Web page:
“I had little doubt that I had come to the end of my career when I perceived the somewhat sinister figure of the late Professor Moriarty standing upon the narrow pathway which led to safety. I read an inexorable purpose in his gray eyes. I exchanged some remarks with him, therefore, and obtained his courteous permission to write the short note which you afterwards received. I left it with my cigarette-box and my stick, and I walked along the pathway, Moriarty still at my heels. When I reached the end I stood at bay. He drew no weapon, but he rushed at me and threw his long arms around me. He knew that his own game was up, and was only anxious to revenge himself upon me. We tottered together upon the brink of the fall. I have some knowledge, however, of baritsu, or the Japanese system of wrestling, which has more than once been very useful to me. I slipped through his grip, and he with a horrible scream kicked madly for a few seconds, and clawed the air with both his hands. But for all his efforts he could not get his balance, and over he went. With my face over the brink, I saw him fall for a long way. Then he struck a rock, bounded off, and splashed into the water.”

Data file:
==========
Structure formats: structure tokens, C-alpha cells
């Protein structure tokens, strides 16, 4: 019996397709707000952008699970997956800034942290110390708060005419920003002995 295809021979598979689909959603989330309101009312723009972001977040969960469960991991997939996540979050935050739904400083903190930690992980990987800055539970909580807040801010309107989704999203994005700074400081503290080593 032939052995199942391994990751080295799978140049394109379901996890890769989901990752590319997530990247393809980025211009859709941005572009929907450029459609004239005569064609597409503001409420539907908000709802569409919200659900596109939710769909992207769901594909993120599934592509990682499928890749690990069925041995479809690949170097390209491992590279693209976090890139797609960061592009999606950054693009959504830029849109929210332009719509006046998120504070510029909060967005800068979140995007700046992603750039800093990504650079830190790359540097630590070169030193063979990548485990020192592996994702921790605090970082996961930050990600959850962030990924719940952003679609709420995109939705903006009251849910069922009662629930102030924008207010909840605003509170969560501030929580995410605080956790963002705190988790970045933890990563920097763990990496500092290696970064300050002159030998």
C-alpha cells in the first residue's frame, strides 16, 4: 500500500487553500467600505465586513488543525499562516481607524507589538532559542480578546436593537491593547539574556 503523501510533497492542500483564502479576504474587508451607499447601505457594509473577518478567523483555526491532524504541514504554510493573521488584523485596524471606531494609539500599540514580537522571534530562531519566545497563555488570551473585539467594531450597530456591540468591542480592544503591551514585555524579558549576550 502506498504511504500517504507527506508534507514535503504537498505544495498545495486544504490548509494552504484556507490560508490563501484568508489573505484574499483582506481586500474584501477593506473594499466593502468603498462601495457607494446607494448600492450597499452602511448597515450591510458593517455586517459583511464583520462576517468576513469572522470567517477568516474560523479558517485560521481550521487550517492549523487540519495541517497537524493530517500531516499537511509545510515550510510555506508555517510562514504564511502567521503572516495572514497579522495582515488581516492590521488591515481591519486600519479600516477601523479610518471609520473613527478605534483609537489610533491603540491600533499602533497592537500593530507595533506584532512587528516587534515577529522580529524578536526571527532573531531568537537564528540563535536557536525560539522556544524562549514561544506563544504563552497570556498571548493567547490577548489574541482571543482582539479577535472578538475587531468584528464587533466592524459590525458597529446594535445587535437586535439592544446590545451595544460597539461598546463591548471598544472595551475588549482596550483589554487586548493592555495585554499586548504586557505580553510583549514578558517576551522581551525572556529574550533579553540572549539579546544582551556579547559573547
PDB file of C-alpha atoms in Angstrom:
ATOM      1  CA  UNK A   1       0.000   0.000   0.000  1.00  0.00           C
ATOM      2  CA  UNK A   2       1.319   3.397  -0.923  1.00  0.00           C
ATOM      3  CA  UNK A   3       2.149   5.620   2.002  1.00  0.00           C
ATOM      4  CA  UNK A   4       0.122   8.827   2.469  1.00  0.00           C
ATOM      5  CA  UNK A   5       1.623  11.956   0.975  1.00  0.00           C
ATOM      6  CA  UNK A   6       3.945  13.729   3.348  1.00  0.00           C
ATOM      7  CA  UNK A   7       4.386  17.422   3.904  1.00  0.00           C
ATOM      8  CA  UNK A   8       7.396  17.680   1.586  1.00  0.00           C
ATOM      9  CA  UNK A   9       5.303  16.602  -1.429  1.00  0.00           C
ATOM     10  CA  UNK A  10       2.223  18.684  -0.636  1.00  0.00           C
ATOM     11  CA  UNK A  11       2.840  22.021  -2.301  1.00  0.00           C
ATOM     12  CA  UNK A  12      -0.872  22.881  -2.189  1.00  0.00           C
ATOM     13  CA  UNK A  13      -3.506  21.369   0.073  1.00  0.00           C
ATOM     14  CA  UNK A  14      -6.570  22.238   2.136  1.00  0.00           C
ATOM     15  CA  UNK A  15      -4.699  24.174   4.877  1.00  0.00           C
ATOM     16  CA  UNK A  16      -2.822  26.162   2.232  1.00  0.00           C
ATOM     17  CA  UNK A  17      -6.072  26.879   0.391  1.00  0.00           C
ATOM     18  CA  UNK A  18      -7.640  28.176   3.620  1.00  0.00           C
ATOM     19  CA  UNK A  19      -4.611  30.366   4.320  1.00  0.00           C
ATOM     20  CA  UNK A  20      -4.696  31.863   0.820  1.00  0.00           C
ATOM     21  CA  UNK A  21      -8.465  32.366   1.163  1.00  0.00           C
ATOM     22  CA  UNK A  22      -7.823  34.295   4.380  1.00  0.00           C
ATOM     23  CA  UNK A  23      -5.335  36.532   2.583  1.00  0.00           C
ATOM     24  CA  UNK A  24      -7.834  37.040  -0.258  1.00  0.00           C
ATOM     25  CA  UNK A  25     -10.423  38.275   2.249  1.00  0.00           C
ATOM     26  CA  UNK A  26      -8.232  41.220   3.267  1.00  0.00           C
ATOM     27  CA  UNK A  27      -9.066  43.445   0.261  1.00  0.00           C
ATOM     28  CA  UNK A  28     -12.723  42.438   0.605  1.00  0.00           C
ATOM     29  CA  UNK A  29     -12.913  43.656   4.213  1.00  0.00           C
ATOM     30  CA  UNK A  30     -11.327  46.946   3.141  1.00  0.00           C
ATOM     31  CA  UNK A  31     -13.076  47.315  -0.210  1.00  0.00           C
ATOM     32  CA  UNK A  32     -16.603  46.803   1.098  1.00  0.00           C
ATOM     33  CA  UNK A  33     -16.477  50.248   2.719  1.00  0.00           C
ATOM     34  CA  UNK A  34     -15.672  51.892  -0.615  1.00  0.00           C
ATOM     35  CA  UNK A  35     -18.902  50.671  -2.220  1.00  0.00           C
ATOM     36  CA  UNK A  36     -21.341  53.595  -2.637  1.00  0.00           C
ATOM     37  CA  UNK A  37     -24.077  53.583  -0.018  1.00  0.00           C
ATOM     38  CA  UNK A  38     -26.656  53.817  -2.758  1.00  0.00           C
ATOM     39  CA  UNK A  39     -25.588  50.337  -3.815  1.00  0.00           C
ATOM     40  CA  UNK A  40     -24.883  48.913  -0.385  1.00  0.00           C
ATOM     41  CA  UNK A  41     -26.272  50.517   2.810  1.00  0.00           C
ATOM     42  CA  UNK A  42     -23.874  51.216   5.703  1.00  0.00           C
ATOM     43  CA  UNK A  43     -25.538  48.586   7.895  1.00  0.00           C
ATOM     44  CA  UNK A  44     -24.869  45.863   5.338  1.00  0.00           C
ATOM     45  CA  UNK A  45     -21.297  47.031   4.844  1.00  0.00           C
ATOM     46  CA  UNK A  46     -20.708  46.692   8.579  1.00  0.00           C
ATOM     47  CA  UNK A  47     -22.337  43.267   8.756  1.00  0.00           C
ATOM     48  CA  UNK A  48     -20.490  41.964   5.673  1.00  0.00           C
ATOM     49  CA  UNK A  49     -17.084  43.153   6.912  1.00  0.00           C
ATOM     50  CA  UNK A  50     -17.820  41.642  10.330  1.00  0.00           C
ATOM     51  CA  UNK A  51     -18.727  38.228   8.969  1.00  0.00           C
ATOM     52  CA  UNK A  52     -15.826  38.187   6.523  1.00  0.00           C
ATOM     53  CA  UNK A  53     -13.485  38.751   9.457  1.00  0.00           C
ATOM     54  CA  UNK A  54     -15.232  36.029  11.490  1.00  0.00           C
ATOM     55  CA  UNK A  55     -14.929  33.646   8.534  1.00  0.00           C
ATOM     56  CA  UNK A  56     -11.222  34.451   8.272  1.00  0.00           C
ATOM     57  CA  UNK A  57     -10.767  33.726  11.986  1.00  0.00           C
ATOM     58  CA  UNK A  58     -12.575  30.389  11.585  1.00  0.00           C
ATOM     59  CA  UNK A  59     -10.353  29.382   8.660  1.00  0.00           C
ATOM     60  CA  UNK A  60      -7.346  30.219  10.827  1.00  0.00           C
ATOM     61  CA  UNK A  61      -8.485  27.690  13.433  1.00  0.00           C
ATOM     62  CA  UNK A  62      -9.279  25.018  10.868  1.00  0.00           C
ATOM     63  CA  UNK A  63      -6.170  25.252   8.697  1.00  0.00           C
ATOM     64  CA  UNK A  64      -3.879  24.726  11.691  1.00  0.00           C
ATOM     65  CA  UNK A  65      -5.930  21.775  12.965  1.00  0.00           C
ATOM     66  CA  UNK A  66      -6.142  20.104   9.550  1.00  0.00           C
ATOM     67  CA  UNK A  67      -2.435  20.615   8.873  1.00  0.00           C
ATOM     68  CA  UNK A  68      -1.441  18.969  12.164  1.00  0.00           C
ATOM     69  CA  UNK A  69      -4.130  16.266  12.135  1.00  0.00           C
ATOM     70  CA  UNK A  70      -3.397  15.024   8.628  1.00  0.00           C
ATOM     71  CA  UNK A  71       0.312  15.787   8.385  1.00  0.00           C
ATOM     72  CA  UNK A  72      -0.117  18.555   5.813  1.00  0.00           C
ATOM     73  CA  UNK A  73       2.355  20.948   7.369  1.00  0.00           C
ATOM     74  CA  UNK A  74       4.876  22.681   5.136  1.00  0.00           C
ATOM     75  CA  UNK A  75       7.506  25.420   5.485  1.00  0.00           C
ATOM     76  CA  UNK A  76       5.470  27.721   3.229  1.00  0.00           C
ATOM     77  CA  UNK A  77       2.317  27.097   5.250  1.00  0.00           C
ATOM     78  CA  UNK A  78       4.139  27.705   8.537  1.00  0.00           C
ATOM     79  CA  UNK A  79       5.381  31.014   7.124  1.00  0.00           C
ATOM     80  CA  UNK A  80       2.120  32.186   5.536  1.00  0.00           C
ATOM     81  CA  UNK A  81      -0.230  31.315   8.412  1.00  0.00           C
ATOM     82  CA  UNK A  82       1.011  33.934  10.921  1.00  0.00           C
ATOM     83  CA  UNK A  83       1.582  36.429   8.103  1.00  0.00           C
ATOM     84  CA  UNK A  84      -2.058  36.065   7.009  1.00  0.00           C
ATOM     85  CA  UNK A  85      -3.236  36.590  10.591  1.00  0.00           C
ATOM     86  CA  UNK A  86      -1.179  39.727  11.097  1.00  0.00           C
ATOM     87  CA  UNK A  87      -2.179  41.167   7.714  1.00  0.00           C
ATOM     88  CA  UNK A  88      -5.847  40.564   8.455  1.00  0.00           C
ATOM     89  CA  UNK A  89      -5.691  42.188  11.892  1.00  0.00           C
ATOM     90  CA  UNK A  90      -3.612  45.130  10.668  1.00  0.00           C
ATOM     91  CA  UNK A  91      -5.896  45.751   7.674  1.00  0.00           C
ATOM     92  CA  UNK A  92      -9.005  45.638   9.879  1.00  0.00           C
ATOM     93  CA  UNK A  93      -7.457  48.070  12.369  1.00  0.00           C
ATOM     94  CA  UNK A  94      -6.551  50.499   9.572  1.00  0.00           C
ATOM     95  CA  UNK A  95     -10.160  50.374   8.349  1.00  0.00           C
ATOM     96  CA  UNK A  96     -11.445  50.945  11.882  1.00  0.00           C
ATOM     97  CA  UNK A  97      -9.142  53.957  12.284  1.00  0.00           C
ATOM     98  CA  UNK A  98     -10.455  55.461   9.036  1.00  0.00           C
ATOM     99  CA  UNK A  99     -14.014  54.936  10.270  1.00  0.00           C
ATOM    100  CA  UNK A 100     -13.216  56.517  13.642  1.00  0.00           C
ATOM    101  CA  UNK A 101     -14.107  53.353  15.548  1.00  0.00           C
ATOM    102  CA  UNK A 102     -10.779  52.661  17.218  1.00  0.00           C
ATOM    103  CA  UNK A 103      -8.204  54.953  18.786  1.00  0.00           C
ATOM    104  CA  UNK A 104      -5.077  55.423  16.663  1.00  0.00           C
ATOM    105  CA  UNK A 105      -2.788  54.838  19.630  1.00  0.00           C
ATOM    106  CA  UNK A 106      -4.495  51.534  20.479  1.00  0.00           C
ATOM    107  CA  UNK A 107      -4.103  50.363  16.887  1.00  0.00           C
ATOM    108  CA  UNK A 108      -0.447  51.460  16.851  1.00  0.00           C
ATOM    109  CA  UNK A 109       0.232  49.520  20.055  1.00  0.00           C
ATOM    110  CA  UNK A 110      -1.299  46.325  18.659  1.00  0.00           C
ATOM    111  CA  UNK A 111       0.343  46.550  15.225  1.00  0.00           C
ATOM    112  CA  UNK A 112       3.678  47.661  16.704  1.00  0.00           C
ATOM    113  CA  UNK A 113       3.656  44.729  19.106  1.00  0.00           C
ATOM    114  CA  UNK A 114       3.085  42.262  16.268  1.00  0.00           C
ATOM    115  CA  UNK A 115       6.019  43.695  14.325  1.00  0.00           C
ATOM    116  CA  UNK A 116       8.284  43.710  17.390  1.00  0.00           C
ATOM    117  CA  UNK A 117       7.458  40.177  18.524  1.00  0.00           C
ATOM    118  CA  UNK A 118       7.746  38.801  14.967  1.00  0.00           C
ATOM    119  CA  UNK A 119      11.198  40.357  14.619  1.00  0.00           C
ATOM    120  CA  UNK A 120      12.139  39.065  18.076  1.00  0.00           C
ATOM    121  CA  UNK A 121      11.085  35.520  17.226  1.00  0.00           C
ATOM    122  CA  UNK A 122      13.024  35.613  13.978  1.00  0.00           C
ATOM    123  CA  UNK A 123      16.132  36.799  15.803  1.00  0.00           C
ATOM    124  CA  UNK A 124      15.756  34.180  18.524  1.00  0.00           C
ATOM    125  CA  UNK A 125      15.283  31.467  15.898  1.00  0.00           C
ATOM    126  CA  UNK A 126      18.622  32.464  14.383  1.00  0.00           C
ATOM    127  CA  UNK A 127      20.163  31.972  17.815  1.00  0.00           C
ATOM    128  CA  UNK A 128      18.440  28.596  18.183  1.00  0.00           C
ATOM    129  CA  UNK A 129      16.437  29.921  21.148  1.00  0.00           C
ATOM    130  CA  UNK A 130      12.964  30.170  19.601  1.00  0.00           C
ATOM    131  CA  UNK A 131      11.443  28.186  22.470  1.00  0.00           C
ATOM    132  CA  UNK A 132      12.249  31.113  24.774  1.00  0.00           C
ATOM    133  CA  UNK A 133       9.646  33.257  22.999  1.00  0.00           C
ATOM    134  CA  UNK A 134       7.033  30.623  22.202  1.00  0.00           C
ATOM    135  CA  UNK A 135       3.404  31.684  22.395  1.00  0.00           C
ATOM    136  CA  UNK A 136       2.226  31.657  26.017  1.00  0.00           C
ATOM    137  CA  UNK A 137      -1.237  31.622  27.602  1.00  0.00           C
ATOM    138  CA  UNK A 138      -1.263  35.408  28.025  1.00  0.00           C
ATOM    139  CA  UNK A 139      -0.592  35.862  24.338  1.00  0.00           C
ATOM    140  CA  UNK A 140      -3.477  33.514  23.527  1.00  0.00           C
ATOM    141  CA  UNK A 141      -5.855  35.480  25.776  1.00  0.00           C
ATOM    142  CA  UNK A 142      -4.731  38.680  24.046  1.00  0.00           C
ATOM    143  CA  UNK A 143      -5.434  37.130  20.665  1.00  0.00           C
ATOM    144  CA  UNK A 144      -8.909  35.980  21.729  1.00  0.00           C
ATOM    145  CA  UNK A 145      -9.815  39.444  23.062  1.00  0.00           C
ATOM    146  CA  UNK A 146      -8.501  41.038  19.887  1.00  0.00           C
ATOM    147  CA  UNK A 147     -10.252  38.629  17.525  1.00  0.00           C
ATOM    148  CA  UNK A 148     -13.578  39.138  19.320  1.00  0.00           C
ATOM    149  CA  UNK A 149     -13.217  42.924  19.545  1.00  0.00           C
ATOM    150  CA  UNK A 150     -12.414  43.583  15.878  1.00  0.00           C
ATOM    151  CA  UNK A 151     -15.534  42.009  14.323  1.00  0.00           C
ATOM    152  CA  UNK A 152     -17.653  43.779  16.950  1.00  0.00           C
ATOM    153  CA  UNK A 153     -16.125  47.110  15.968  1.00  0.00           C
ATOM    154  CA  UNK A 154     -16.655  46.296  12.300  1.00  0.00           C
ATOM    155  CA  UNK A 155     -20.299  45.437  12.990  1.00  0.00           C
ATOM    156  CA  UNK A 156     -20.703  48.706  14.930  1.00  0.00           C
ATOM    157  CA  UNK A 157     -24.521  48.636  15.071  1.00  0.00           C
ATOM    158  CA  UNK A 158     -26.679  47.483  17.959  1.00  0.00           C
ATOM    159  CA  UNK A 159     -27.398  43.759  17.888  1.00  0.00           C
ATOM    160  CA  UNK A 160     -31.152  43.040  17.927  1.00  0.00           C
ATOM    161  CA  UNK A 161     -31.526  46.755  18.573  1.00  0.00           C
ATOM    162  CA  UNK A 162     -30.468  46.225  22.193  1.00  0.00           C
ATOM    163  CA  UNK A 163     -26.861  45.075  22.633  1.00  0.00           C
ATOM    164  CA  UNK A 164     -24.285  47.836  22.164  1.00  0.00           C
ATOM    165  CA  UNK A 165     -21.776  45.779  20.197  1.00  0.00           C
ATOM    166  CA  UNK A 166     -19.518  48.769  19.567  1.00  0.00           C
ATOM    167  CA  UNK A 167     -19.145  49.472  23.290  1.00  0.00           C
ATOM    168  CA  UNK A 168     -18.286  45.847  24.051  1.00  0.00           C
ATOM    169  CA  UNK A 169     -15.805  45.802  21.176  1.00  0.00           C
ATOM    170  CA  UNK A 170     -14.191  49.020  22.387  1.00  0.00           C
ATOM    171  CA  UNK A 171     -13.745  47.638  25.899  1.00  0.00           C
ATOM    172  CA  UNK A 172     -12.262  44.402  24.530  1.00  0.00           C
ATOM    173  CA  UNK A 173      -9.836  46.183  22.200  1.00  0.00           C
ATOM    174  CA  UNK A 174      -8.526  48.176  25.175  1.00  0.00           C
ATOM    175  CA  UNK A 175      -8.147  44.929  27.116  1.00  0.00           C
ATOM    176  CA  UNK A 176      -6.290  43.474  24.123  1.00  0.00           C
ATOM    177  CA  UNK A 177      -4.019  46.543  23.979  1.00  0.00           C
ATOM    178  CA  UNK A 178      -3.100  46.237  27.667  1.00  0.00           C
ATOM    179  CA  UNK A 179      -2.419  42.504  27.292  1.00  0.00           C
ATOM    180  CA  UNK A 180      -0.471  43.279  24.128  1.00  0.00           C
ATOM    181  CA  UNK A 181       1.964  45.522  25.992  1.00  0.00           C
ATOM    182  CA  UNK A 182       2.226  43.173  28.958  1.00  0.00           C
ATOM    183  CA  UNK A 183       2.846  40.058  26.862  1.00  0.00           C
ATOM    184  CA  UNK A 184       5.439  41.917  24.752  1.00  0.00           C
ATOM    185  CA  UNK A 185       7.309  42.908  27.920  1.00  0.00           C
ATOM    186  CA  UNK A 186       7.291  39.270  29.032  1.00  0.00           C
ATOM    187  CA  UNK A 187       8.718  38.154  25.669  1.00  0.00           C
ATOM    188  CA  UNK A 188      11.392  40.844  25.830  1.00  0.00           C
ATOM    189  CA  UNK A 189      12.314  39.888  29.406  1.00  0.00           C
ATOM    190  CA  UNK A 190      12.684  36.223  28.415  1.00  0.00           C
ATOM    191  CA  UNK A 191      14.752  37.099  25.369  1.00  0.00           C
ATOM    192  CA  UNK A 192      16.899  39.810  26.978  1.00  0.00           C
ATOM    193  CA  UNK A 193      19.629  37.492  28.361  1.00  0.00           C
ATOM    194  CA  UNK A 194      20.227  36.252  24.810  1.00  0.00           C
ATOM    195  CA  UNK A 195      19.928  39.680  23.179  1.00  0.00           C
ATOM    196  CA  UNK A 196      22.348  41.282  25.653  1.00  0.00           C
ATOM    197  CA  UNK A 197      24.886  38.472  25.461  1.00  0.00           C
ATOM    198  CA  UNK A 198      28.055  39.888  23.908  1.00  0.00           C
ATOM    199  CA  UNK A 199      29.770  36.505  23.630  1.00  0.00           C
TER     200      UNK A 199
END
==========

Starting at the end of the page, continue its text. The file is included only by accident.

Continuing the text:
From The Adventure of the Empty House.
According to the Scotsman newspaper, recently discovered stories written by Arthur Conan Doyle in his youth are to be put on display at the National Library of Scotland.
They were originally not published because of Arthur Conan Doyle’s publishers, John Murray, branded the tales as ‘not very good’!
To quote the Scotsman story:
The stories include The Ghosts of Goresthorpe Grange which Conan Doyle wrote as an 18-year-old student in Edinburgh.
It contains characters similar to Holmes and Dr Watson and suggests Conan Doyle was experimenting with these ideas from a young age.
Another website, Deadline News, provides some more detail on the story about Conan Doyle’s lost tales.
If they didn’t include Dr Watson then I’m not sure if they’re worth bothering with personally…